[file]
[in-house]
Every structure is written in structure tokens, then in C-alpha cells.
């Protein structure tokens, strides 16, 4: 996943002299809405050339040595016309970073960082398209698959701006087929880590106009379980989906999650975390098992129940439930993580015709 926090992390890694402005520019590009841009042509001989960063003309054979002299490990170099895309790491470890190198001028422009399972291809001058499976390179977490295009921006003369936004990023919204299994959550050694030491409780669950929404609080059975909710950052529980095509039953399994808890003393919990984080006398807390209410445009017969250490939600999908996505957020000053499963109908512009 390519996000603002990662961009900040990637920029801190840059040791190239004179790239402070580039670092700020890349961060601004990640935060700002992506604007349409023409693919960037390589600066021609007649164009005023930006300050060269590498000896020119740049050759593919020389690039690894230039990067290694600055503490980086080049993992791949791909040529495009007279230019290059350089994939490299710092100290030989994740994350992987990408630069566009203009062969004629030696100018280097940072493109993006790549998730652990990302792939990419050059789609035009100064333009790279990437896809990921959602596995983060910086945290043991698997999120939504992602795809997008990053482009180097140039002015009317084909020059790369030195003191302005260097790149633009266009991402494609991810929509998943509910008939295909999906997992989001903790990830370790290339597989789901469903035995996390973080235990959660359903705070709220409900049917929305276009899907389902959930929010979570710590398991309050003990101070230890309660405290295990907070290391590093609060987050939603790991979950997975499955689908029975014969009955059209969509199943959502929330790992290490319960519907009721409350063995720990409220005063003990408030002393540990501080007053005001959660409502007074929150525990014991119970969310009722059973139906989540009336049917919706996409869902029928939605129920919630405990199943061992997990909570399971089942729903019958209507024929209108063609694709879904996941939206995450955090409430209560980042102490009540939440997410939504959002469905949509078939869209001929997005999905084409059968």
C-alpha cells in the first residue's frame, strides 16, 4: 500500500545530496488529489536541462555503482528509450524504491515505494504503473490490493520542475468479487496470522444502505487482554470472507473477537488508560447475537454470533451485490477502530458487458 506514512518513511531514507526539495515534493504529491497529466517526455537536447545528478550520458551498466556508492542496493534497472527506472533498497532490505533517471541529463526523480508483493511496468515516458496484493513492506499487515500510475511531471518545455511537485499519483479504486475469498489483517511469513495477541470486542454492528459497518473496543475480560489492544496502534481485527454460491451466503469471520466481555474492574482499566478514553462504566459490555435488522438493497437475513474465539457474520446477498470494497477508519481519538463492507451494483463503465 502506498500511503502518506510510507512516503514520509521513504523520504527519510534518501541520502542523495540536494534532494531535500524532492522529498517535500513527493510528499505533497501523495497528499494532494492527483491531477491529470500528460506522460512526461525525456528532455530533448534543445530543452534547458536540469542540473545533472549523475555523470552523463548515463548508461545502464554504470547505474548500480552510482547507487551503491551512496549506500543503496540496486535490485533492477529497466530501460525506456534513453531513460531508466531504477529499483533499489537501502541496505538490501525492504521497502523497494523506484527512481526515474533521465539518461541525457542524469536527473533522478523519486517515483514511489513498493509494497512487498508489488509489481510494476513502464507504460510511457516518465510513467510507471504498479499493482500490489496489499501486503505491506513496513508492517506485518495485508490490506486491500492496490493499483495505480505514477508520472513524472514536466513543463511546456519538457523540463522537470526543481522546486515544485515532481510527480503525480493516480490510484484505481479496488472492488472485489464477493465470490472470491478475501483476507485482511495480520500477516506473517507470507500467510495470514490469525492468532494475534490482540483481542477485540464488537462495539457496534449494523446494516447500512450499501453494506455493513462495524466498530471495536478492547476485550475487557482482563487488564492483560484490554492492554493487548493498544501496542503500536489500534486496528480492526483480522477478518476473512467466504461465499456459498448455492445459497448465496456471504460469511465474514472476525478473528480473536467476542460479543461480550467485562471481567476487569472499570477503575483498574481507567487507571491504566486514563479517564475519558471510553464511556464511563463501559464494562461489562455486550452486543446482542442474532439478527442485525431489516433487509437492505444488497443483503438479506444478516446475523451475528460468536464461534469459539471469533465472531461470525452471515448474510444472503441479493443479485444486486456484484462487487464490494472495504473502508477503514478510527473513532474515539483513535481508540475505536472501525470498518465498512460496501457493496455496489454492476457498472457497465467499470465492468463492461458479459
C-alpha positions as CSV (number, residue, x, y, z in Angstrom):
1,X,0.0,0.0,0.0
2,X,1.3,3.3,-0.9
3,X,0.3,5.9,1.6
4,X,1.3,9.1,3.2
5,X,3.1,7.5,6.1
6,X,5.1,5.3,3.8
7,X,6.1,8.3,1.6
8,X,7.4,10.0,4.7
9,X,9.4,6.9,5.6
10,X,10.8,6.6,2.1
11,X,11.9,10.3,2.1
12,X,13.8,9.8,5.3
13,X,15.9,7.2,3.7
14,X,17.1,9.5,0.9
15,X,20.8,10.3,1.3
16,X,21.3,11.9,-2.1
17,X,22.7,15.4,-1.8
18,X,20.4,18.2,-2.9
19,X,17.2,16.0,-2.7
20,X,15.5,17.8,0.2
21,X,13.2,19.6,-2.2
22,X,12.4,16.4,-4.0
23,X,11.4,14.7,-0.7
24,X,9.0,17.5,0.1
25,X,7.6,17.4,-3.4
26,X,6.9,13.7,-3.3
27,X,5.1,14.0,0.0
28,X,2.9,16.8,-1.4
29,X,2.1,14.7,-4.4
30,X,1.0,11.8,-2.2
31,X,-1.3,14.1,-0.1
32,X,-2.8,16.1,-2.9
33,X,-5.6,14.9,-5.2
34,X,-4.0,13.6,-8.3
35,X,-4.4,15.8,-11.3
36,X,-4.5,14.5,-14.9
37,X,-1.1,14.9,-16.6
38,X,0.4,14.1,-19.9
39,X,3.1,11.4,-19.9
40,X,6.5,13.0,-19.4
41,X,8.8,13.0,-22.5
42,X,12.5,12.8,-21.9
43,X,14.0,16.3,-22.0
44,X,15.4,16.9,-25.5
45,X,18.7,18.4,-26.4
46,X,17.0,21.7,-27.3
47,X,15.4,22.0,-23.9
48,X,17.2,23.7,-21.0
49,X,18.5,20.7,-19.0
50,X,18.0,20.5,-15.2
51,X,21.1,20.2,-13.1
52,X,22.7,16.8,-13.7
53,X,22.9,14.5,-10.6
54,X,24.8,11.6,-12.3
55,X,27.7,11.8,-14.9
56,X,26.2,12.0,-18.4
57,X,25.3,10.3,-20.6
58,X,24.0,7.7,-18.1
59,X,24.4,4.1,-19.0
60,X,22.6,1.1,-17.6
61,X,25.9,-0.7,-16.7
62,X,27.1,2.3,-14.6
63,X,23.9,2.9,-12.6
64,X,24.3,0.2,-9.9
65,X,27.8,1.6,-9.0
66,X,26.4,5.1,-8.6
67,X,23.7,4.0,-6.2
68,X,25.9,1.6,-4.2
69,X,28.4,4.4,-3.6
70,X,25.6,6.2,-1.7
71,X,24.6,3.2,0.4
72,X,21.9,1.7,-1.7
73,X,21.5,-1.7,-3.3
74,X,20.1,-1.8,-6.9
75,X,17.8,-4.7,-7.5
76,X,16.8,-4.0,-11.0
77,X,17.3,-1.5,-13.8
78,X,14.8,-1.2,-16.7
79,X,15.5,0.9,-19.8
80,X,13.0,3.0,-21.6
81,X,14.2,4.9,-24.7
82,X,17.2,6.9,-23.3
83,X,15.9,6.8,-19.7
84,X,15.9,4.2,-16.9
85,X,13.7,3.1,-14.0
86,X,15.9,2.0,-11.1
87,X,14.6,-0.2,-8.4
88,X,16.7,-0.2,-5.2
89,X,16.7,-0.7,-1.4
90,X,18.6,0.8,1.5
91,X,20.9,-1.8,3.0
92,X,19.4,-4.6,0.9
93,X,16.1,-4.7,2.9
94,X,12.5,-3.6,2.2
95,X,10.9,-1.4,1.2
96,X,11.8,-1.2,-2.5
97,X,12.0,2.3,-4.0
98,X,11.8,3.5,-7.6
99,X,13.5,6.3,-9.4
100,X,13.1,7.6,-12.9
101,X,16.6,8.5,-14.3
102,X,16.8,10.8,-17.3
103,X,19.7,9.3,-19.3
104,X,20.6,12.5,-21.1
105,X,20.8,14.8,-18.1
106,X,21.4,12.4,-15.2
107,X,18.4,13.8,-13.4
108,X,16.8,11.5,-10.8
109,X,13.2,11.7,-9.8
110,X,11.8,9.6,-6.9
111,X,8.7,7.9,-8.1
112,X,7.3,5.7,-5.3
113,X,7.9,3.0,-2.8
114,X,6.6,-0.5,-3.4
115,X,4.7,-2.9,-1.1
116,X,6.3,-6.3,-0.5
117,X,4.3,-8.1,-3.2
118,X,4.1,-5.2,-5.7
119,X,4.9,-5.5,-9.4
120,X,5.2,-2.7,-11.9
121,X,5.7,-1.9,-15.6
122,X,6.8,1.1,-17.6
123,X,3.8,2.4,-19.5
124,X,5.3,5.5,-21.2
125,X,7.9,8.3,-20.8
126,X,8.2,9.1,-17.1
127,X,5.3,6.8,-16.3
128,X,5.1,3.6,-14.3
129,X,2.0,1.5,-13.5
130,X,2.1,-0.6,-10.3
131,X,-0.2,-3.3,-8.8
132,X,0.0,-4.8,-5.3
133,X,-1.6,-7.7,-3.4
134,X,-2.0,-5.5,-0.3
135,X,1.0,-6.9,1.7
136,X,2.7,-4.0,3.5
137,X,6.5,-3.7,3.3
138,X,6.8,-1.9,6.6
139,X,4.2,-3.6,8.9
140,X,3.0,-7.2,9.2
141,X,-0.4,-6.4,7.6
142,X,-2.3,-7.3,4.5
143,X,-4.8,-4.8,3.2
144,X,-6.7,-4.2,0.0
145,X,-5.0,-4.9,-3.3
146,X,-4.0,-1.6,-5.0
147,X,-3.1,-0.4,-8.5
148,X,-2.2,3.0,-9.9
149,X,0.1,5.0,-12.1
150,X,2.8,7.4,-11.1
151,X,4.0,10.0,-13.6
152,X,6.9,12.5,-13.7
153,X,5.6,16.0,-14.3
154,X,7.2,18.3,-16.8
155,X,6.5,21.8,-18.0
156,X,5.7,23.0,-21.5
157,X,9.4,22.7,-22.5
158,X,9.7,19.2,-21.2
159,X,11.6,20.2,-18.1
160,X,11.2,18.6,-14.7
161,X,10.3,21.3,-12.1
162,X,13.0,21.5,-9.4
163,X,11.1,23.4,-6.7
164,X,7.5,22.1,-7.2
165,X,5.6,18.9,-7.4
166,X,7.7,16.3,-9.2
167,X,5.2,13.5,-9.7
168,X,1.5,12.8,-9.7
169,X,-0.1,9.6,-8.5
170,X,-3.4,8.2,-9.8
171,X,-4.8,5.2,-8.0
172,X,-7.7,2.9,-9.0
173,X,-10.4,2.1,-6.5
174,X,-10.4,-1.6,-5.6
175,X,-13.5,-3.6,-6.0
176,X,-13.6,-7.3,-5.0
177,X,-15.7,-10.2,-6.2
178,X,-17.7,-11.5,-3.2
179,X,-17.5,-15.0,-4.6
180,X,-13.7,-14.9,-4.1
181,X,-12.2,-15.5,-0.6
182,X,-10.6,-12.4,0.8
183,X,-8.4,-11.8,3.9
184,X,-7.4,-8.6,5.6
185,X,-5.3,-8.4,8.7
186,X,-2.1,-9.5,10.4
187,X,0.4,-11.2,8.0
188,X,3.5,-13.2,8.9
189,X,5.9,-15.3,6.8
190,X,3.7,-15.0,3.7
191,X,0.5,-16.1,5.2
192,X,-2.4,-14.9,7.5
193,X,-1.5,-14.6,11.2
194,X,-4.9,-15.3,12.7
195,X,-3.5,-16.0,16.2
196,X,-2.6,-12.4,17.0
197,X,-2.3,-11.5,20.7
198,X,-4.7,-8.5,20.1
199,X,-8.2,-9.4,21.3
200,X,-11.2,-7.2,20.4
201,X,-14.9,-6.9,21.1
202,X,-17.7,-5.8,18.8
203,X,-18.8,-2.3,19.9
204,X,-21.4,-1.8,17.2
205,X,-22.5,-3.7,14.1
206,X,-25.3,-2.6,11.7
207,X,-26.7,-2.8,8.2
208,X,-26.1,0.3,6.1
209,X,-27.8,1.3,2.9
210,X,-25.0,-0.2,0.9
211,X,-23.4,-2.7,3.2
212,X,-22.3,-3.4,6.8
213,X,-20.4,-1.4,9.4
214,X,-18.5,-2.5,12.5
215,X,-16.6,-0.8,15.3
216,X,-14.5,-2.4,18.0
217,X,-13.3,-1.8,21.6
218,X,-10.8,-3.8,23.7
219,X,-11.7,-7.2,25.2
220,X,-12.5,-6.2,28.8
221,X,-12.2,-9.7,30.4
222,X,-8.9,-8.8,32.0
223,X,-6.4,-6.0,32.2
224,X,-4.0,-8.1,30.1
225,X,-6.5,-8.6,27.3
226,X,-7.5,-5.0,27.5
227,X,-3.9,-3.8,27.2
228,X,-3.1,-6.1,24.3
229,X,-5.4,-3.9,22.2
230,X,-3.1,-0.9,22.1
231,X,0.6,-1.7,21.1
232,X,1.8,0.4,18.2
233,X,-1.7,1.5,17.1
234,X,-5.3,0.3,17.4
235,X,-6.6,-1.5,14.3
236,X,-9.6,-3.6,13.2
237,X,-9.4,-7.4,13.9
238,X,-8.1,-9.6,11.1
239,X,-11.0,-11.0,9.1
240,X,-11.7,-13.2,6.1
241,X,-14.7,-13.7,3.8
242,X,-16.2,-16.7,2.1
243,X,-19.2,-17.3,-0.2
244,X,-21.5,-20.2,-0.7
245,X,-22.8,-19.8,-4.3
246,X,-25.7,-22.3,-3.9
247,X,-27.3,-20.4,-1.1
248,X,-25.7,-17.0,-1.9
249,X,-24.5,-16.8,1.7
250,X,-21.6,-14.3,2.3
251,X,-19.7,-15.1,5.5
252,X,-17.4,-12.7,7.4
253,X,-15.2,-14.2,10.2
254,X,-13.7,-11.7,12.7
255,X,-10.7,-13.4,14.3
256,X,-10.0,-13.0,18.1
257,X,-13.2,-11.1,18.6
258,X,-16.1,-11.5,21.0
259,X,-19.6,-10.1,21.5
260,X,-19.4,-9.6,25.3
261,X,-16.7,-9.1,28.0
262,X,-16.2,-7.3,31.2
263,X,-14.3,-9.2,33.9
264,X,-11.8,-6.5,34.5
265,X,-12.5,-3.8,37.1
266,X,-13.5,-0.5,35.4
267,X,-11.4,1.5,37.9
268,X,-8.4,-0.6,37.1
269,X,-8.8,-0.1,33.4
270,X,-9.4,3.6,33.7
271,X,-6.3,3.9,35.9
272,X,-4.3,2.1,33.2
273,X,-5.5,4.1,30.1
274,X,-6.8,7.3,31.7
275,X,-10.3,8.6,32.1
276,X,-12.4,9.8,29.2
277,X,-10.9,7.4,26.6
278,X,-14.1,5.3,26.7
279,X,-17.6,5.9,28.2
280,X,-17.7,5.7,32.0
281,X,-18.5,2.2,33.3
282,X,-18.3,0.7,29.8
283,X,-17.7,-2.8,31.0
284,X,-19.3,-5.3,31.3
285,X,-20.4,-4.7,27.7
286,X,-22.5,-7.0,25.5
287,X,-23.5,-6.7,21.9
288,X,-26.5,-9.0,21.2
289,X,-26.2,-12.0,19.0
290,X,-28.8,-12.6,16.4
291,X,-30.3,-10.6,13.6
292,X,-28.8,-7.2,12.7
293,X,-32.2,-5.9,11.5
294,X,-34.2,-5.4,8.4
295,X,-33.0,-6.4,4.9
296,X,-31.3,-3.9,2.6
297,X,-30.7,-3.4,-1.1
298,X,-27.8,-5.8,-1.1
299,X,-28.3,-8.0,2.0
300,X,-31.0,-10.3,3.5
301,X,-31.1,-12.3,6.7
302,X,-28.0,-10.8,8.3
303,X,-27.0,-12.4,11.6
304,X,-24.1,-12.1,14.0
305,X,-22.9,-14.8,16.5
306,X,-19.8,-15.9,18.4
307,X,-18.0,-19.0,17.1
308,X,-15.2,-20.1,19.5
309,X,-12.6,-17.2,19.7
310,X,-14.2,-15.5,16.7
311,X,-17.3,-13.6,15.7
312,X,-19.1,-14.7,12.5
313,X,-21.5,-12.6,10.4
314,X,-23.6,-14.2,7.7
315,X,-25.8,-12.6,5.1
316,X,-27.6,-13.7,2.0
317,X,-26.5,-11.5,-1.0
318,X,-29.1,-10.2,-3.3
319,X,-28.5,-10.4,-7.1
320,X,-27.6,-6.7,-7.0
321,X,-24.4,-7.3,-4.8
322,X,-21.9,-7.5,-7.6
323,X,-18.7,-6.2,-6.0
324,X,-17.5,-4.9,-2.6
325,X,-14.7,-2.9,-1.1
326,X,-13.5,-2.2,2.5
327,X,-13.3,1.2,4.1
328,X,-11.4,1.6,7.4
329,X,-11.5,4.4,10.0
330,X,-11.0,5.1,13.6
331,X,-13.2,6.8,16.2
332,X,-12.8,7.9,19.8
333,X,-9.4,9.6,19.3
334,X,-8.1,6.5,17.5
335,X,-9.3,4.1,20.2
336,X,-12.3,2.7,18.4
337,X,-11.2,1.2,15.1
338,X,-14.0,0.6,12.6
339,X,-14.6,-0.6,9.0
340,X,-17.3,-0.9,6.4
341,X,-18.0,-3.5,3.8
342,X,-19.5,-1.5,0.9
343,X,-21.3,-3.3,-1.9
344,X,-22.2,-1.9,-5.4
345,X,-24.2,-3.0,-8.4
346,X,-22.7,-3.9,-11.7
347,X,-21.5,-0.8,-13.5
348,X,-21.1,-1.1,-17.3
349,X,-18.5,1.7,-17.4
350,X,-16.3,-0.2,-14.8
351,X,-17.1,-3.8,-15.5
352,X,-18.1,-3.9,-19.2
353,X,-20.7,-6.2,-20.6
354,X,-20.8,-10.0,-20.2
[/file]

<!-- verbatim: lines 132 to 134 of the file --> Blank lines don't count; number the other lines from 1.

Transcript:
127,X,5.3,6.8,-16.3
128,X,5.1,3.6,-14.3
129,X,2.0,1.5,-13.5